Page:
At eight months pregnant, long after Main Street Cupcakes had closed for the day, co-owner Sarah Forrer sat at a table with her sister discussing logistics.
“All I wanted to do was go to bed and we were sitting there talking to a logistics company in Washington state,” she says. “And I remember we got off the phone and we thought, ‘Did we ever think we would know so much about freighting?’”
Nationwide shipping wasn’t part of the plan when Main Street Cupcakes started in 2007. Forrer and her sister originally envisioned a cute destination shop on North Main Street in Hudson, offering a one-of-a-kind cupcake to walk-in customers as well as those planning a wedding or special event.
But demand has stretched far beyond Summit County — locations now include Chagrin Falls and Rocky River.
“We ship nationwide by the dozen,” says Forrer.
One Main Street Cupcakes client started the year ordering 20 dozen a month, estimating that, on the high side, it might want 250 a month.
“Already this year we have blown that out of the water and we’re only in the third month of the year. So our shipment business has grown exponentially,” she says.
Main Street Cupcakes has also entered the wholesale market, which consists of both branded and private label business.
“We sell our buttercream frosting in glass jars worldwide,” she says.
Having their business grow in unanticipated directions has meant figuring out the logistics of meeting that demand. So Forrer and her partners have had to learn on the fly.
“The educational curve is so exciting for us,” Forrer says. “We love to learn things we never thought we’d come across.”
To do that, Forrer and company co-owners Kimberly Martin, her sister, and Sean Nock, her brother-in-law, spend time after hours asking a lot of questions, especially to their vendors and other service providers.
For example, while working with a commercial client in Canada, Forrer had to set up freighting, which she’d never done. So she worked with the company’s logistics department to better understand its procedures. She would call the department and have them take her through the back end of their system to set up shipping.
“Luckily we’re capable, educated people who have been able to take direction and learn from our partners,” she says.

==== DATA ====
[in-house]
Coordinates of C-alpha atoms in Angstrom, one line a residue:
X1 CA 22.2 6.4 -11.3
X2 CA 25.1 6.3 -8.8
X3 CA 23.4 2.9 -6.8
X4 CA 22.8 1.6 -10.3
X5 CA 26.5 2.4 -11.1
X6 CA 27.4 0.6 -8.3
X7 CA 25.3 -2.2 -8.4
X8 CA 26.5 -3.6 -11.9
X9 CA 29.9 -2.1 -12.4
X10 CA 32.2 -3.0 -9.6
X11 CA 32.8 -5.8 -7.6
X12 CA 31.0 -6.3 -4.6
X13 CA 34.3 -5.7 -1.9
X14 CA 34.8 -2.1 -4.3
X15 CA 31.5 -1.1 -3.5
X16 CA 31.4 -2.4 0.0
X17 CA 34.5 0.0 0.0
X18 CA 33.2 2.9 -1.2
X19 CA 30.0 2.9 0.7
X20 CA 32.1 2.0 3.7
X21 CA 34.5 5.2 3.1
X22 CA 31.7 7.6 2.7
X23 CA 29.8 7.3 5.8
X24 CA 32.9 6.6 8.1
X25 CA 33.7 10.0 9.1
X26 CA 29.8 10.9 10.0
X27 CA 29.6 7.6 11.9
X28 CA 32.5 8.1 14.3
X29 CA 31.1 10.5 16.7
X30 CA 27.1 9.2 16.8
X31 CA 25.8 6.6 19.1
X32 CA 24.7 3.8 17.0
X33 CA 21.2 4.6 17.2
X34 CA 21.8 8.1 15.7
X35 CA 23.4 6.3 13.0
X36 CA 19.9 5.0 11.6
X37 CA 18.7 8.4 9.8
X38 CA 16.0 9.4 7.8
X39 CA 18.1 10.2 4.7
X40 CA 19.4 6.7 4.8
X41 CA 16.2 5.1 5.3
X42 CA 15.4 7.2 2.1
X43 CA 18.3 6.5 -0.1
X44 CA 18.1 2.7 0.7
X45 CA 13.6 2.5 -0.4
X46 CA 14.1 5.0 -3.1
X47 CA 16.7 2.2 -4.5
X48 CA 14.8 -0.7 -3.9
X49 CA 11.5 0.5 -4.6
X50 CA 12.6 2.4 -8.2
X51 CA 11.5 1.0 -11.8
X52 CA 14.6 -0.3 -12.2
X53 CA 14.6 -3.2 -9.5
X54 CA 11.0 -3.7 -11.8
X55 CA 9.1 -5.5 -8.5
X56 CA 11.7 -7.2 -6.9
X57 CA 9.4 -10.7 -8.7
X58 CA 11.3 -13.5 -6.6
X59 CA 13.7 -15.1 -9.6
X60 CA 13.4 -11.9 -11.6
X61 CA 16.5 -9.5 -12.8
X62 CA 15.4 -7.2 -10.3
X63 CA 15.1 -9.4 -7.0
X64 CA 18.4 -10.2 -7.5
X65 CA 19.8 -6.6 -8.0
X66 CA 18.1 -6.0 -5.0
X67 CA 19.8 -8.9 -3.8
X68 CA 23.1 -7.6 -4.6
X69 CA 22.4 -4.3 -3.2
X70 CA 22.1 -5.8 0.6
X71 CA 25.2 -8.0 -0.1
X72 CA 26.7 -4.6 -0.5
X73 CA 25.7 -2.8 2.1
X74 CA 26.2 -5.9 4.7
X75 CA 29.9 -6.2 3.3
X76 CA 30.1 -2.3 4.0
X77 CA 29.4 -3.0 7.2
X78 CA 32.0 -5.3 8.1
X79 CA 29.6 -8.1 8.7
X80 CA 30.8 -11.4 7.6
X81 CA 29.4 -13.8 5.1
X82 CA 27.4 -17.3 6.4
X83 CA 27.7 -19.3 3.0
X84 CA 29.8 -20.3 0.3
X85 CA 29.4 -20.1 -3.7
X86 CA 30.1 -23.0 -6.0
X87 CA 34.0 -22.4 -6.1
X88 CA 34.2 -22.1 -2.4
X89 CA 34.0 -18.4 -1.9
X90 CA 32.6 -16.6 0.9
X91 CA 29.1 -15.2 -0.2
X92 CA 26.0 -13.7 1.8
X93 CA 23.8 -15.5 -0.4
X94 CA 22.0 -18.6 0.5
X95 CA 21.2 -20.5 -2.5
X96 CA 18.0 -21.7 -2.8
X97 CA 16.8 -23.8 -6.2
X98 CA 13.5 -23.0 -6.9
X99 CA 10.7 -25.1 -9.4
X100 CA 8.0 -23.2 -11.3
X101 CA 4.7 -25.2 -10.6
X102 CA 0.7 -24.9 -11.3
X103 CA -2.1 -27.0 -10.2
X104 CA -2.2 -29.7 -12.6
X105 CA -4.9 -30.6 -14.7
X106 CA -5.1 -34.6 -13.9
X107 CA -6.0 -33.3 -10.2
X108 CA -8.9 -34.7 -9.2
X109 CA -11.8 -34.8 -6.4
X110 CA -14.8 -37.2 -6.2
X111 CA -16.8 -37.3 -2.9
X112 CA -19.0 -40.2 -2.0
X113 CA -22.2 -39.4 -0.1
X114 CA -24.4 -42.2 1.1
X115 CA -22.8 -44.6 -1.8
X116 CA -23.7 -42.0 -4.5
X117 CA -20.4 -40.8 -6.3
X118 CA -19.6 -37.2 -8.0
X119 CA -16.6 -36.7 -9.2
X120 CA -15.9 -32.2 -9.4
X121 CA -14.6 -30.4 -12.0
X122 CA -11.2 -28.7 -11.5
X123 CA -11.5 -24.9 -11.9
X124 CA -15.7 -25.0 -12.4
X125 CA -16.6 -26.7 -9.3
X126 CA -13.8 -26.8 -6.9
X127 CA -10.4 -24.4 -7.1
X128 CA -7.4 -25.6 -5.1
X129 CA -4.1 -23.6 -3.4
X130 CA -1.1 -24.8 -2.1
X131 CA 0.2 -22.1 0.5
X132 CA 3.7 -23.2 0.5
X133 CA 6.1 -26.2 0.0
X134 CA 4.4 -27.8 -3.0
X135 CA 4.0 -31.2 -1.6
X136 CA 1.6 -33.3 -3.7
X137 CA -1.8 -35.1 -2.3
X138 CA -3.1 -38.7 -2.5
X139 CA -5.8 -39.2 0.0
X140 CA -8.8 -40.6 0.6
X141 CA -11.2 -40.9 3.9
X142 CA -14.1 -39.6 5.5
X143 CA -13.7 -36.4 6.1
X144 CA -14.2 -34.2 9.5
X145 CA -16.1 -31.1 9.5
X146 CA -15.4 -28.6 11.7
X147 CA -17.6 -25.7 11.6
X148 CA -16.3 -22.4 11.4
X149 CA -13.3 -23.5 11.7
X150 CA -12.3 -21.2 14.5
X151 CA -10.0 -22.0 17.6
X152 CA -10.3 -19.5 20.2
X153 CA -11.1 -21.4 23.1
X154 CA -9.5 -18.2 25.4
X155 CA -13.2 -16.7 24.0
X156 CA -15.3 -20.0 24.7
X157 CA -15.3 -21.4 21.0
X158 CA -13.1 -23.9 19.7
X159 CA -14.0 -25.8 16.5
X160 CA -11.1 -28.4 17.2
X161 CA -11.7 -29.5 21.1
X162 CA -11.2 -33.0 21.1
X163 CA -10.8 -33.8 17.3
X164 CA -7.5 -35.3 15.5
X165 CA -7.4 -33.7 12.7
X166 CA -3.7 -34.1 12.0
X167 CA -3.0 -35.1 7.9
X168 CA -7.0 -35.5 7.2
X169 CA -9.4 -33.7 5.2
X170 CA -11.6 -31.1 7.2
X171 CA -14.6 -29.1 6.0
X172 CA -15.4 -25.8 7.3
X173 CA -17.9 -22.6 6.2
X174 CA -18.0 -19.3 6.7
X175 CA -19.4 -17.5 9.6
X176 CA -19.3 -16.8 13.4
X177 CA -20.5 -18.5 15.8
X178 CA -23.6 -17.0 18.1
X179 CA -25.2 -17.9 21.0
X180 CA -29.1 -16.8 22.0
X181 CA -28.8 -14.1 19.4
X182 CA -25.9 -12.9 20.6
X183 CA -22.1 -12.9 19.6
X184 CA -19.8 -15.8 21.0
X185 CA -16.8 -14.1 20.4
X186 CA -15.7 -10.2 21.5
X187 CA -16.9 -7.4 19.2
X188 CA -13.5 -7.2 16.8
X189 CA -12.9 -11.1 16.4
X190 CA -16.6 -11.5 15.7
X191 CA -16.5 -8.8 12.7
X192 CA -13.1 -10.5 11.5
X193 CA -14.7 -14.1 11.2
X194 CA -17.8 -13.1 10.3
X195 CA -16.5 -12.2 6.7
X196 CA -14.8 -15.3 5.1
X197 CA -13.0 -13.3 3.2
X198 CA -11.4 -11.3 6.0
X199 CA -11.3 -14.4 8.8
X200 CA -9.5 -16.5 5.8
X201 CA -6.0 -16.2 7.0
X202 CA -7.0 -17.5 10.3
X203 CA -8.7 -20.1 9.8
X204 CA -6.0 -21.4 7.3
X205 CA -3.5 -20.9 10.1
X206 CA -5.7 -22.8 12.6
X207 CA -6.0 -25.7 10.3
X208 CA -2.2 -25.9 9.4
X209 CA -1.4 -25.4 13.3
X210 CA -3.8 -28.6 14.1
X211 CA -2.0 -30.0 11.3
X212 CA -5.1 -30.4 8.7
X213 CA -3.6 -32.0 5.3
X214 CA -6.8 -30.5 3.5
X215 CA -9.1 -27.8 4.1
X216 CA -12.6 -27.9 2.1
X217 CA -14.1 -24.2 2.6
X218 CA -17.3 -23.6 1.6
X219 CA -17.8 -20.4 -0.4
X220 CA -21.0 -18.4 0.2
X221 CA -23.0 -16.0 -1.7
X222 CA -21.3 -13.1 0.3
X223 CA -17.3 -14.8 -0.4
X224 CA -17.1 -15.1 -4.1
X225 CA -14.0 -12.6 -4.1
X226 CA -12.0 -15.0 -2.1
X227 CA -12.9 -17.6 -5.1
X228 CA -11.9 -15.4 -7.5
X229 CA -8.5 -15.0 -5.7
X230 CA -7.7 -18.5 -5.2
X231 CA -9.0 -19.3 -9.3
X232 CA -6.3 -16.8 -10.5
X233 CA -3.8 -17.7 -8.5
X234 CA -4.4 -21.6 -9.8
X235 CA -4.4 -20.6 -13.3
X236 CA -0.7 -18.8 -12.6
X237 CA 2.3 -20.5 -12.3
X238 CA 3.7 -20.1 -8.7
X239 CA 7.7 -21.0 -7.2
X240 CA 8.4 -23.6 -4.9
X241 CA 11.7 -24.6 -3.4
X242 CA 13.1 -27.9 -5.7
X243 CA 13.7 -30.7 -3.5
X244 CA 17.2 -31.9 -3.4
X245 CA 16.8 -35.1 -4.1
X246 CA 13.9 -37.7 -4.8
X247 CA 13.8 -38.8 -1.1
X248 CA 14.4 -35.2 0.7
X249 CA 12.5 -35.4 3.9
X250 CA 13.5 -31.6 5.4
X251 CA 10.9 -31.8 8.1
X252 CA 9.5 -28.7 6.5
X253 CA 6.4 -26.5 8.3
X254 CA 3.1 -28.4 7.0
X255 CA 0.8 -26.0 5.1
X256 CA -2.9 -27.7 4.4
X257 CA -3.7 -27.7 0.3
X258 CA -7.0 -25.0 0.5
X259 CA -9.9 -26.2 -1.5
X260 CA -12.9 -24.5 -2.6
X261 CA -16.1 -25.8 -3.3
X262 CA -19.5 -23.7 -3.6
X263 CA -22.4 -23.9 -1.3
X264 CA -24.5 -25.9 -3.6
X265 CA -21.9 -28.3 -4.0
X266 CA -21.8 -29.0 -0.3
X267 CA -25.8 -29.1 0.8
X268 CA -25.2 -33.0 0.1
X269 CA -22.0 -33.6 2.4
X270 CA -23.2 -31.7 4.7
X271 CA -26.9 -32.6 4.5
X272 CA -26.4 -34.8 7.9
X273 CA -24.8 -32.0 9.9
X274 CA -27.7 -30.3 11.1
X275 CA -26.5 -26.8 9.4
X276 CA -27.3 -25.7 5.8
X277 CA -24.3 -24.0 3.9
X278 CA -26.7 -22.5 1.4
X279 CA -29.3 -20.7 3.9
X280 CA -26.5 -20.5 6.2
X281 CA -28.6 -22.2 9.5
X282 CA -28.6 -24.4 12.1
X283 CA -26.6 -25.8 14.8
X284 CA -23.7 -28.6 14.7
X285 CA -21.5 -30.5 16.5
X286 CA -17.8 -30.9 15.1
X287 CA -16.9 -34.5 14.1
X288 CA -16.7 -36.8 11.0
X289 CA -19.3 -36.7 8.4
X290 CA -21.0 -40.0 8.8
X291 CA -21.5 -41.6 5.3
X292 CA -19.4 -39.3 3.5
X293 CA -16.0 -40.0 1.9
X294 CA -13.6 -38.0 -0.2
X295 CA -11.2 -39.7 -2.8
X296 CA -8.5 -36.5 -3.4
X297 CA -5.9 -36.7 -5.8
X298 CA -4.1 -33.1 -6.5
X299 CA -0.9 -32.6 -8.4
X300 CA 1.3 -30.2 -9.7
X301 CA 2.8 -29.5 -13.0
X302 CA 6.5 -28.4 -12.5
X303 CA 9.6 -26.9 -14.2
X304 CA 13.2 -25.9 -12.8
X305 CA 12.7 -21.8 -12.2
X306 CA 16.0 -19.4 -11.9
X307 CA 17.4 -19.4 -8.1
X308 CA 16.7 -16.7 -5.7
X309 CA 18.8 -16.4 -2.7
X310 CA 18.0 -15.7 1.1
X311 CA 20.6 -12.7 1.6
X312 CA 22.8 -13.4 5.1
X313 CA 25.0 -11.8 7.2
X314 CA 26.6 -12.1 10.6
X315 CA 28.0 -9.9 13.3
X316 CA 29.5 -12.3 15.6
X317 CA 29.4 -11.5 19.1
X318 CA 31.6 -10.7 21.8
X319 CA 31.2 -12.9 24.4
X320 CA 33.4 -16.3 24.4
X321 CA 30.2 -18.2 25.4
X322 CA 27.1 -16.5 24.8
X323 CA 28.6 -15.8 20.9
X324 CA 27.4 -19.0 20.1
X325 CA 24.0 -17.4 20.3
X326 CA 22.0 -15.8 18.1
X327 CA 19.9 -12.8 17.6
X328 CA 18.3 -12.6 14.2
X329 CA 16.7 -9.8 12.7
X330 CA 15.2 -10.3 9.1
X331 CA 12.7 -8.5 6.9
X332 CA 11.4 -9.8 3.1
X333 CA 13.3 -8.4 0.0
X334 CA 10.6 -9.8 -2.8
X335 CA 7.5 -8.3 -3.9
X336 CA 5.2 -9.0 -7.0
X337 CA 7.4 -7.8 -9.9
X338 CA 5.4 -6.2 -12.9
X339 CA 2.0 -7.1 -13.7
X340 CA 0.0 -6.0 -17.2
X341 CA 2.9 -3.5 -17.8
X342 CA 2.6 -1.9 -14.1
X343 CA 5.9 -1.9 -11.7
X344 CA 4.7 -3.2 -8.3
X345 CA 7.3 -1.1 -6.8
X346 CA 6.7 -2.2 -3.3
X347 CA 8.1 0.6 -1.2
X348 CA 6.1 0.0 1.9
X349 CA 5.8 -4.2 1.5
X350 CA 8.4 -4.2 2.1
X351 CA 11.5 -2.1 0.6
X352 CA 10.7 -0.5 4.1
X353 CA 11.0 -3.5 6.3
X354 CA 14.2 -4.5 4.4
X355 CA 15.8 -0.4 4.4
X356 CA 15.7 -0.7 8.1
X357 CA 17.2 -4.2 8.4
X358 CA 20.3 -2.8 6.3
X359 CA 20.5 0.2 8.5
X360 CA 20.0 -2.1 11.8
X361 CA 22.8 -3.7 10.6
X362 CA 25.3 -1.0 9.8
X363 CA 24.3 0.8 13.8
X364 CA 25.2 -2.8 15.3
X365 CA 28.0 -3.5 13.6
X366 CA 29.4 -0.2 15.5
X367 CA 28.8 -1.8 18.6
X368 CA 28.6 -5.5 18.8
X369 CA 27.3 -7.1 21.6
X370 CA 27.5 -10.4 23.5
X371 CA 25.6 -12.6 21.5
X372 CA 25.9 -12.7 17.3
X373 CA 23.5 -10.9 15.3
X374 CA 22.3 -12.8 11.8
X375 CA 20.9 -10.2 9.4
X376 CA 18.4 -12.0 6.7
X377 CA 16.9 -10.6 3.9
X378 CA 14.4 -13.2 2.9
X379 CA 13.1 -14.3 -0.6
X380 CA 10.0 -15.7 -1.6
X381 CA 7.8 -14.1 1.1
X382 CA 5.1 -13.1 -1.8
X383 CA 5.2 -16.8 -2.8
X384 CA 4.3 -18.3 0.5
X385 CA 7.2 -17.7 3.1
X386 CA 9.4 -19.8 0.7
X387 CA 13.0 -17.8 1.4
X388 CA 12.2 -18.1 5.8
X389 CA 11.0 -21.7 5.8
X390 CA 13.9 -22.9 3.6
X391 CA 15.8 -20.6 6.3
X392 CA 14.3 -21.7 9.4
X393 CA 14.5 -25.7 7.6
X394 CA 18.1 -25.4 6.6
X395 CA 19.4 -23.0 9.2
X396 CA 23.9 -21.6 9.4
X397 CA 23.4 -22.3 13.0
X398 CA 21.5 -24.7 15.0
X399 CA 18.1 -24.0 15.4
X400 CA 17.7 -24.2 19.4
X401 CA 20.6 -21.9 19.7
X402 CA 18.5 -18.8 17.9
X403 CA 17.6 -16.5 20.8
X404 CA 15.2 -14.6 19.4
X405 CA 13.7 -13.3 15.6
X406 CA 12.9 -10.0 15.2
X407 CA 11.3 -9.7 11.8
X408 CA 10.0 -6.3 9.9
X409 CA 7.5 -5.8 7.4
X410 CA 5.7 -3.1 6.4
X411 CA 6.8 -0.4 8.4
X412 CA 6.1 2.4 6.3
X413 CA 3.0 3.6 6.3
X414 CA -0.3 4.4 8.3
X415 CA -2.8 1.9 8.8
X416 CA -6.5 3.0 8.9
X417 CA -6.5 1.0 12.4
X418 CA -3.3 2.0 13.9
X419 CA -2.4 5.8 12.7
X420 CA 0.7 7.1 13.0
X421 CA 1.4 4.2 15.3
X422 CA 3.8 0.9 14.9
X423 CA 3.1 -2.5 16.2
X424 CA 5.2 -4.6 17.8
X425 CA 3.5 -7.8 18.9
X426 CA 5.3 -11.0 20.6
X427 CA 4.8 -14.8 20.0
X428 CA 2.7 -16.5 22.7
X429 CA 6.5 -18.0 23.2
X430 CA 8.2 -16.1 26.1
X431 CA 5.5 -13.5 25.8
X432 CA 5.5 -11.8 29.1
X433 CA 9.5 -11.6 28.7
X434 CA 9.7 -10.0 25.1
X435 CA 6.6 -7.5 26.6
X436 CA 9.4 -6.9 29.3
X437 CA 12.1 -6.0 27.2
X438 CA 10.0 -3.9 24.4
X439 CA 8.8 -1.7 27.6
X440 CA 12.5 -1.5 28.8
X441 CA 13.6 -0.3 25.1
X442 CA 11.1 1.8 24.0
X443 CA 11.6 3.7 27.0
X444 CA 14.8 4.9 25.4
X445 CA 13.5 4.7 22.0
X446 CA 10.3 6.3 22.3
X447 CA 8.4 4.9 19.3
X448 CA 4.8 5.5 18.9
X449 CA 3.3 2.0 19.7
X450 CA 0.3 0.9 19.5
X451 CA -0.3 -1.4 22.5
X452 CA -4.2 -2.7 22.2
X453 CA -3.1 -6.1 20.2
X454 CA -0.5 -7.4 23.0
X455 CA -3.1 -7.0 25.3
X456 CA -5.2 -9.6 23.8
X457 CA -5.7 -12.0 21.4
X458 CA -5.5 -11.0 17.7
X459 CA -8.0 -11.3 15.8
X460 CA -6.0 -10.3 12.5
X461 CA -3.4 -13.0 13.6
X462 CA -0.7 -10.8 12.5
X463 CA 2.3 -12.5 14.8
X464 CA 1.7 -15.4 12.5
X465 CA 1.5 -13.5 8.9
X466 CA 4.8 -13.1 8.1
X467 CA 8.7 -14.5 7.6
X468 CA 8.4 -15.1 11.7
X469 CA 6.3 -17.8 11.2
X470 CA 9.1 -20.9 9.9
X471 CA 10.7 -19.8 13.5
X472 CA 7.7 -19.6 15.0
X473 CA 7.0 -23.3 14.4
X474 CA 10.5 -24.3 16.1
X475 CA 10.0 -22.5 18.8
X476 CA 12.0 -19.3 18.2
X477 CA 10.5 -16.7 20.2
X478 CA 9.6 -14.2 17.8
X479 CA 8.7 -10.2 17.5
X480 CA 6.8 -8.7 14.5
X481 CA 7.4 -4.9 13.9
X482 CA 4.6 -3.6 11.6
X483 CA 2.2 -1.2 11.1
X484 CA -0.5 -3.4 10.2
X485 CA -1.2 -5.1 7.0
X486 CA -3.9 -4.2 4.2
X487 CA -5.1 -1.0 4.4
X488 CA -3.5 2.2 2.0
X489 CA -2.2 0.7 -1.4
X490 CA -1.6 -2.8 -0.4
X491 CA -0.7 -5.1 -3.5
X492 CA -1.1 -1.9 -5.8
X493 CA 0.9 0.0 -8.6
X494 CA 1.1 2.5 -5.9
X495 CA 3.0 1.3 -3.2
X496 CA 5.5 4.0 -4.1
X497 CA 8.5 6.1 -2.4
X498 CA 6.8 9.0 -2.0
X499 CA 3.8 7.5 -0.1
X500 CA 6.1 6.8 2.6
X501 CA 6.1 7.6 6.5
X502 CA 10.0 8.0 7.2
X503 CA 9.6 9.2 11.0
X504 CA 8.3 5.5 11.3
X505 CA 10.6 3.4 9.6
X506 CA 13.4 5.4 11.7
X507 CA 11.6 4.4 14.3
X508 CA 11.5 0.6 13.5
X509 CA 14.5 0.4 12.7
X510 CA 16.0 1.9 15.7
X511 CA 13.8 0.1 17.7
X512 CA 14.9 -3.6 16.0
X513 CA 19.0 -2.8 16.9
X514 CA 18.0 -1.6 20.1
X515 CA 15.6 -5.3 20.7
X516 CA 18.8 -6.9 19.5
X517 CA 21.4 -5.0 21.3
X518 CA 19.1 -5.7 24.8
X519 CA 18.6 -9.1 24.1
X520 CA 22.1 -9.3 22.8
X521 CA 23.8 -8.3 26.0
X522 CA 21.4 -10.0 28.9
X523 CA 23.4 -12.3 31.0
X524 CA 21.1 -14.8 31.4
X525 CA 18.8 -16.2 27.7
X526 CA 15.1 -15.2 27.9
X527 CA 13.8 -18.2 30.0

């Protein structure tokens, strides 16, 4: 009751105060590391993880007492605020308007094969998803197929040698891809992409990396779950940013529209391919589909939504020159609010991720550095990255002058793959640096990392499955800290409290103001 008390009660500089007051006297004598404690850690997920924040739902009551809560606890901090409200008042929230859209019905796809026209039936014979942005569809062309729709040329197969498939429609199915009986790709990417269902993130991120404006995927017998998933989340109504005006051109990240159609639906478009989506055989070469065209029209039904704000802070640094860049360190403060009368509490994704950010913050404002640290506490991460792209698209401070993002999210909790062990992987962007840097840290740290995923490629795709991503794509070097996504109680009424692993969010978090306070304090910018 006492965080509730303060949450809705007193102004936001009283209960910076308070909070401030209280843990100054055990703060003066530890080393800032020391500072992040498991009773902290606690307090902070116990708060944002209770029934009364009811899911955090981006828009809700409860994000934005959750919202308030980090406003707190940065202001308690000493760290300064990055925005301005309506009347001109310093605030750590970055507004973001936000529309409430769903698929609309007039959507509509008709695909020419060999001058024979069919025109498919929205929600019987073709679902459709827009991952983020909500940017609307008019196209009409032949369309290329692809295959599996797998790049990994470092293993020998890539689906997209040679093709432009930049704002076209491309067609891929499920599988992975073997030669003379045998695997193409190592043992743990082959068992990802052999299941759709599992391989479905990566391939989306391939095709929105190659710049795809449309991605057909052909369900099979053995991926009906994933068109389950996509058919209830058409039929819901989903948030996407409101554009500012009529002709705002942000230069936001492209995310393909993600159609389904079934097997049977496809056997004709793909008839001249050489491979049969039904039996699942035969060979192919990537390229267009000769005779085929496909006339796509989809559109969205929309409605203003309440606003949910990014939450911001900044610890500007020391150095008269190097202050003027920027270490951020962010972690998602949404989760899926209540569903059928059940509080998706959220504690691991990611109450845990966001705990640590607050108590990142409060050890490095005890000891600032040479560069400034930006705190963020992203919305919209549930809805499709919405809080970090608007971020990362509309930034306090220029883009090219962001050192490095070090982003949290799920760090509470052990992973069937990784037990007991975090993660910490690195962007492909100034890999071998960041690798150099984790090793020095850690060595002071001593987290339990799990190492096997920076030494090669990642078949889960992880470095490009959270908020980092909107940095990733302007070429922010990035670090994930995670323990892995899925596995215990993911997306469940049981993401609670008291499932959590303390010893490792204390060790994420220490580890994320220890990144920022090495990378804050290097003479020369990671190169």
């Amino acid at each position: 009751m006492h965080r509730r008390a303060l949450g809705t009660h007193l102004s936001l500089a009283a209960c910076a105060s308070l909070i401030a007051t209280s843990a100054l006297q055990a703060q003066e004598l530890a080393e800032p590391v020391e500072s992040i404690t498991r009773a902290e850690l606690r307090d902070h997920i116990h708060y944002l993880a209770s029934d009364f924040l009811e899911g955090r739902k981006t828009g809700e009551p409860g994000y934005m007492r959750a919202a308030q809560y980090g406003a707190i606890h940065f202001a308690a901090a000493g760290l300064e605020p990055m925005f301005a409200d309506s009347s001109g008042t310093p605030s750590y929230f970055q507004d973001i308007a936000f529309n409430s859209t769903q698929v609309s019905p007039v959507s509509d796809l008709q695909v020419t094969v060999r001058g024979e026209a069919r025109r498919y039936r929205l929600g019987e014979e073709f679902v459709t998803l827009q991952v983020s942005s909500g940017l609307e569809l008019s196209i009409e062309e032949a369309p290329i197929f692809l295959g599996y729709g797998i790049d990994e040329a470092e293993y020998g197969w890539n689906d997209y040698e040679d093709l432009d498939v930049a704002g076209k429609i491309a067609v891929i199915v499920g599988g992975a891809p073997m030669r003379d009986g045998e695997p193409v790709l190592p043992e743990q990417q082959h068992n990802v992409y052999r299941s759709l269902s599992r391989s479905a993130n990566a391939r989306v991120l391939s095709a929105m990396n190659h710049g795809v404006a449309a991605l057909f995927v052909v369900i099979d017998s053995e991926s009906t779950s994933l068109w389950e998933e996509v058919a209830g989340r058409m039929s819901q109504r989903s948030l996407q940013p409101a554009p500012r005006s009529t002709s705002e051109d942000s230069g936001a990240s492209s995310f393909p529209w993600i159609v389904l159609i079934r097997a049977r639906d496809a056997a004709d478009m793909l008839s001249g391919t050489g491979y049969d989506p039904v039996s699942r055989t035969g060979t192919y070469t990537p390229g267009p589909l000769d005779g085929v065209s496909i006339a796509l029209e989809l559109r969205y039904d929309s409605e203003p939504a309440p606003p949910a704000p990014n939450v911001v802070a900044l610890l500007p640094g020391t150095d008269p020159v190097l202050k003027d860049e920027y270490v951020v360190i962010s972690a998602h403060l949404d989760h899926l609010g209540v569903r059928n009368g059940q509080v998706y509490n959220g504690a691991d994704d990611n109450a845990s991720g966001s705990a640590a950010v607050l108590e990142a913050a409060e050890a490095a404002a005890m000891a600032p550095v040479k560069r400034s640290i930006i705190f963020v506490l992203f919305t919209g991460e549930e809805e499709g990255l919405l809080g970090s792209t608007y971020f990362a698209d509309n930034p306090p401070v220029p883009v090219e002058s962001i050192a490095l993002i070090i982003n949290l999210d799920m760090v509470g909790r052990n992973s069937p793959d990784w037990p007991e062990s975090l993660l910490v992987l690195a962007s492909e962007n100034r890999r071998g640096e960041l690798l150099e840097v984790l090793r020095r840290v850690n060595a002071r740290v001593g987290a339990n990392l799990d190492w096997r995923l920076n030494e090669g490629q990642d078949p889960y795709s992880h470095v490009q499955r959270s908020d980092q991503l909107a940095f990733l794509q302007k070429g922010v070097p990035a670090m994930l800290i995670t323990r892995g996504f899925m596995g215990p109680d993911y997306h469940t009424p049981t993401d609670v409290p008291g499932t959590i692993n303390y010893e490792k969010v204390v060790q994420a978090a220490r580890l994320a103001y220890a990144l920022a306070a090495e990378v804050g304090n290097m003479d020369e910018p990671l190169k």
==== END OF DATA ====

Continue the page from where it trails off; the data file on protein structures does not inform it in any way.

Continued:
Growth, identity, responsibility
Though shipping is a way to extend the Main Street Cupcakes experience beyond Hudson, Chagrin Falls and Rocky River, Forrer still must find a way to maintain the brand’s integrity that’s built on being a local bakery.
“We’re not shipping to Tacoma, Wash., to Wal-Mart. We’re shipping to somebody in Hudson, who sent cupcakes to their brother in Tacoma, Wash. They wanted to share that main street experience beyond Hudson,” Forrer says.
So as it grows, the company is choosing its commercial partners carefully in order to protect its brand identity.
“We love the storefronts, and that will never change,” Forrer says. “We feel really strongly that the storefronts are really important to our branding. And our branding is extremely crucial to us. Every decision we make is based off of our branding.”
The eight-year-old company is open to growth and following the opportunities that become available.
“We’re excited when something new crosses our path, and at that point we let the business go where it needs to go,” she says.
According to Forrer, in-store sales now account for 55 percent of the business, weddings and large corporate events comprise 15 percent, and nationwide shipping sales account for 25 percent. Its annual gross sales have increased between 10 to 15 percent annually, a rate it’s been able to maintain since inception.
That excitement for growth, however, has to be tempered.
“The biggest challenge sometimes is we’re excited to take another step but have to remember we’re supporting a lot of people here,” Forrer says. “If there’s anything that makes us lose any sleep, it’s as the company grows the responsibility grows. It’s a lot of responsibility, and you want to make sure you’re making smart decisions.”
Forrer says Main Street Cupcakes wants to open more locations, would consider franchising out of state and wants to continue to grow its nationwide shipping. Staying on top of that business growth means continuous self-education — staying on top of their market and competitive set and doing what’s necessary to overcome the challenges that accompany venturing into new lines of business, she says.
“I always say be cautiously optimistic, educate yourself and be excited about what you’re doing because there are so many other people who want to do what you’re doing, so don’t lose that edge.” ●